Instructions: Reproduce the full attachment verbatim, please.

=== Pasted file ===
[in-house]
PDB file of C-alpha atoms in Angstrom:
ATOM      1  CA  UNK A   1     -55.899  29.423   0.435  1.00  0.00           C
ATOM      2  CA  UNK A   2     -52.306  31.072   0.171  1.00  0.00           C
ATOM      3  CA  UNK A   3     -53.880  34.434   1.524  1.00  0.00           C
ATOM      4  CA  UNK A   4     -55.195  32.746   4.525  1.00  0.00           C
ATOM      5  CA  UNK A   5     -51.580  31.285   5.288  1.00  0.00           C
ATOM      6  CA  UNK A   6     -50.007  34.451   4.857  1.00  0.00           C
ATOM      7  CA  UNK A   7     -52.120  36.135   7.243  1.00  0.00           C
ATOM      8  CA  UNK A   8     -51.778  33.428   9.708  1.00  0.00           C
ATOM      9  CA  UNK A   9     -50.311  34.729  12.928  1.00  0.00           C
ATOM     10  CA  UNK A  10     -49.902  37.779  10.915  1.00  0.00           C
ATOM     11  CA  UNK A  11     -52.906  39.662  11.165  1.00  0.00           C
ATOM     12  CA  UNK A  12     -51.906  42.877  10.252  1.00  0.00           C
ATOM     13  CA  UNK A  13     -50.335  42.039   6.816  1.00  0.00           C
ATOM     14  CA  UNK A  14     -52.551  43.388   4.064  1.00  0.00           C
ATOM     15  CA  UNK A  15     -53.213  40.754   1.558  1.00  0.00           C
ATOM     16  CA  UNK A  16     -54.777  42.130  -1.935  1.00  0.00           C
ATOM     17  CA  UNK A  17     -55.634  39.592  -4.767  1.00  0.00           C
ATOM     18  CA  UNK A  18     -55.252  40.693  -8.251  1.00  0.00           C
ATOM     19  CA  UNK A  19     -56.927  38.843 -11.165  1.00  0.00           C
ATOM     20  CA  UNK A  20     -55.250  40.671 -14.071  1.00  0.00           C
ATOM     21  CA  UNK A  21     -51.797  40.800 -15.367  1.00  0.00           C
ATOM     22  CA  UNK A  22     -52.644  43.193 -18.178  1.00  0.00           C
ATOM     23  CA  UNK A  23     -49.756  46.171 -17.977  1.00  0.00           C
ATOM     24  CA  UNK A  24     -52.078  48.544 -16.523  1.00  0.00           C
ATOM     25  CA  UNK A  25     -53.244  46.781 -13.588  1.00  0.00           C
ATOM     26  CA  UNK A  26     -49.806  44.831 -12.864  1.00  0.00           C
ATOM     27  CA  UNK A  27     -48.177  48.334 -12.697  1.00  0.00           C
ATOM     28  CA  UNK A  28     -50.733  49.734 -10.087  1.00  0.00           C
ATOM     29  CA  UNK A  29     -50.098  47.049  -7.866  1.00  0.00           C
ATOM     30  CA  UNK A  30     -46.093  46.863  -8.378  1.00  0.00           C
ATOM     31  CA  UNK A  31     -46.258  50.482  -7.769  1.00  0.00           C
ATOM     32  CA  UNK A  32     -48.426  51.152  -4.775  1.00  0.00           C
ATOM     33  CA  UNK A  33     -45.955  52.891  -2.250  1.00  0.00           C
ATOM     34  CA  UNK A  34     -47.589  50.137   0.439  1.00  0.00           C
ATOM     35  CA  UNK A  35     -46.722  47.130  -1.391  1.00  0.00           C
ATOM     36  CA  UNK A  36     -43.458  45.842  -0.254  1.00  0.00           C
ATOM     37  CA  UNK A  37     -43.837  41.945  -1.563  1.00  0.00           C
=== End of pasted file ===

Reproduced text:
[in-house]
PDB file of C-alpha atoms in Angstrom:
ATOM      1  CA  UNK A   1     -55.899  29.423   0.435  1.00  0.00           C
ATOM      2  CA  UNK A   2     -52.306  31.072   0.171  1.00  0.00           C
ATOM      3  CA  UNK A   3     -53.880  34.434   1.524  1.00  0.00           C
ATOM      4  CA  UNK A   4     -55.195  32.746   4.525  1.00  0.00           C
ATOM      5  CA  UNK A   5     -51.580  31.285   5.288  1.00  0.00           C
ATOM      6  CA  UNK A   6     -50.007  34.451   4.857  1.00  0.00           C
ATOM      7  CA  UNK A   7     -52.120  36.135   7.243  1.00  0.00           C
ATOM      8  CA  UNK A   8     -51.778  33.428   9.708  1.00  0.00           C
ATOM      9  CA  UNK A   9     -50.311  34.729  12.928  1.00  0.00           C
ATOM     10  CA  UNK A  10     -49.902  37.779  10.915  1.00  0.00           C
ATOM     11  CA  UNK A  11     -52.906  39.662  11.165  1.00  0.00           C
ATOM     12  CA  UNK A  12     -51.906  42.877  10.252  1.00  0.00           C
ATOM     13  CA  UNK A  13     -50.335  42.039   6.816  1.00  0.00           C
ATOM     14  CA  UNK A  14     -52.551  43.388   4.064  1.00  0.00           C
ATOM     15  CA  UNK A  15     -53.213  40.754   1.558  1.00  0.00           C
ATOM     16  CA  UNK A  16     -54.777  42.130  -1.935  1.00  0.00           C
ATOM     17  CA  UNK A  17     -55.634  39.592  -4.767  1.00  0.00           C
ATOM     18  CA  UNK A  18     -55.252  40.693  -8.251  1.00  0.00           C
ATOM     19  CA  UNK A  19     -56.927  38.843 -11.165  1.00  0.00           C
ATOM     20  CA  UNK A  20     -55.250  40.671 -14.071  1.00  0.00           C
ATOM     21  CA  UNK A  21     -51.797  40.800 -15.367  1.00  0.00           C
ATOM     22  CA  UNK A  22     -52.644  43.193 -18.178  1.00  0.00           C
ATOM     23  CA  UNK A  23     -49.756  46.171 -17.977  1.00  0.00           C
ATOM     24  CA  UNK A  24     -52.078  48.544 -16.523  1.00  0.00           C
ATOM     25  CA  UNK A  25     -53.244  46.781 -13.588  1.00  0.00           C
ATOM     26  CA  UNK A  26     -49.806  44.831 -12.864  1.00  0.00           C
ATOM     27  CA  UNK A  27     -48.177  48.334 -12.697  1.00  0.00           C
ATOM     28  CA  UNK A  28     -50.733  49.734 -10.087  1.00  0.00           C
ATOM     29  CA  UNK A  29     -50.098  47.049  -7.866  1.00  0.00           C
ATOM     30  CA  UNK A  30     -46.093  46.863  -8.378  1.00  0.00           C
ATOM     31  CA  UNK A  31     -46.258  50.482  -7.769  1.00  0.00           C
ATOM     32  CA  UNK A  32     -48.426  51.152  -4.775  1.00  0.00           C
ATOM     33  CA  UNK A  33     -45.955  52.891  -2.250  1.00  0.00           C
ATOM     34  CA  UNK A  34     -47.589  50.137   0.439  1.00  0.00           C
ATOM     35  CA  UNK A  35     -46.722  47.130  -1.391  1.00  0.00           C
ATOM     36  CA  UNK A  36     -43.458  45.842  -0.254  1.00  0.00           C
ATOM     37  CA  UNK A  37     -43.837  41.945  -1.563  1.00  0.00           C